Should any of you younger chaps and by that I mean chaps and chapettes wish to step up to the plate and join the club, I can assure you that you will be most welcome. It is not even necessary to own a Bentley as was explained at our meeting last night by a friend of mine who had been coming to the club for the last twenty two years, originally in the Transit van he used for work. Obviously he must have put the Transit van to good use as he now comes to the club in either his 1992 Bentley Continental or his 1999 Bentley Continental T, both splendid motor cars.
Bentley history goes all the way back to 1919 when Bentley Motors Limited was formed by W,O,Bentley in Cricklewood, North London and is famous for winning the 24 Hours of Le Mans race in 1924,1927,1928,1929,1930 and 2003, some achievement I think you will agree.
The following is a history of the Bentley Drivers Club taken from their website which tells the story of it's formation.
About The Club.
Keston Pelmore, whose initiative launched the Club, was an enthusiastic young owner of Vintage Bentleys, commencing with a rather tired 3 litre he purchased in 1933. Captivated by the experience of "REAL motoring such as I had never experienced before", Pelmore, embodying the all-consuming enthusiasm and exhilaration that Bentley motoring has engendered for more than 80 years, wanted to share this experience with likeminded fortunate individuals.
Having decided on his course of action, Pelmore had printed up a number of cards, headed 'Bentley Drivers Club', which he affixed to the windscreen of every Vintage Bentley he could find in the various car parks at Brooklands during the first meeting of the season in March 1936. The invitation was to the owner to contact the above if he was interested in the formation of such a Club, and was then invited to attend an inaugural meeting at his small bachelor flat in Sloane Avenue, London SW3.
So good was the response - 26 people turned up - it became necessary for a phone call to be made to the nearby Boltons Hotel in Earls Court Road, who agreed to provide a suitable private room in which the meeting could re-convene. A Committee was elected, and within a month, a run was organised to the Old Bell at Hurley in Berkshire which attracted no less than 31 Bentleys. Later that year, a 2 lap race on the Outer Circuit took place at Brooklands which attracted 14 entrants. Clearly, Keston Pelmore had successfully identified the need for a Club specifically for these iconic and inspirational motor cars.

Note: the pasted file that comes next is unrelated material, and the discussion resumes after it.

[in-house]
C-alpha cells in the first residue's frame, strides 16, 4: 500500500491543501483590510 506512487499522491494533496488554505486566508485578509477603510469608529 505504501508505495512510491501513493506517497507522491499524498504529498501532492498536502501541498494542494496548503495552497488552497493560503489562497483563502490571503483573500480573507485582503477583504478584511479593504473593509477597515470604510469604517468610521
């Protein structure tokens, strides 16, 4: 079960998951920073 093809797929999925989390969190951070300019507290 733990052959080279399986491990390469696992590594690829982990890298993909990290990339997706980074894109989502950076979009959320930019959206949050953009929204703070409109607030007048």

The Club ended 1936 with 54 Members, which rose steadily to 110 by the outbreak of war in 1939. During that time, Woolf Barnato agreed to become President, and other notable Members included Dr JD Benjafield, Bertie Kensington-Moir, Frank Clement and WO Bentley himself, who always expressed surprise, but pleasure that the cars that he had created should continue to exercise such a hold over their owners. Sadly, the conflict brought Bentley activity to a complete halt, and the conflict took the lives of some of those pre-war pioneers, including Keston Pelmore.
The Bentley Drivers Club is a world wide organisation and I am in the Eastern Region of the UK which covers, Essex, Hertfordshire, Cambridgeshire, Buckinghamshire and London, North of the Thames.
Personally I go to the meeting at the King's Oak Hotel, Paul's Nursury Road, Waltham Abbey, Loughton, Esssex, IG10 4AE on the first wednesday of the month, 7.00pm for a 7.30pm sit down.
Now, the more canny of my readers may have noticed from the last sentence that I am endeavouring to steer any likely members to a specific location and I have to admit you would be right. Those of us who meet at the King's Head would be only too happy to welcome new members should you wish to arrive in your vintage Bentley, your brand new Bentley or even your Transit van, an enthusiasm for the cars is more than enough.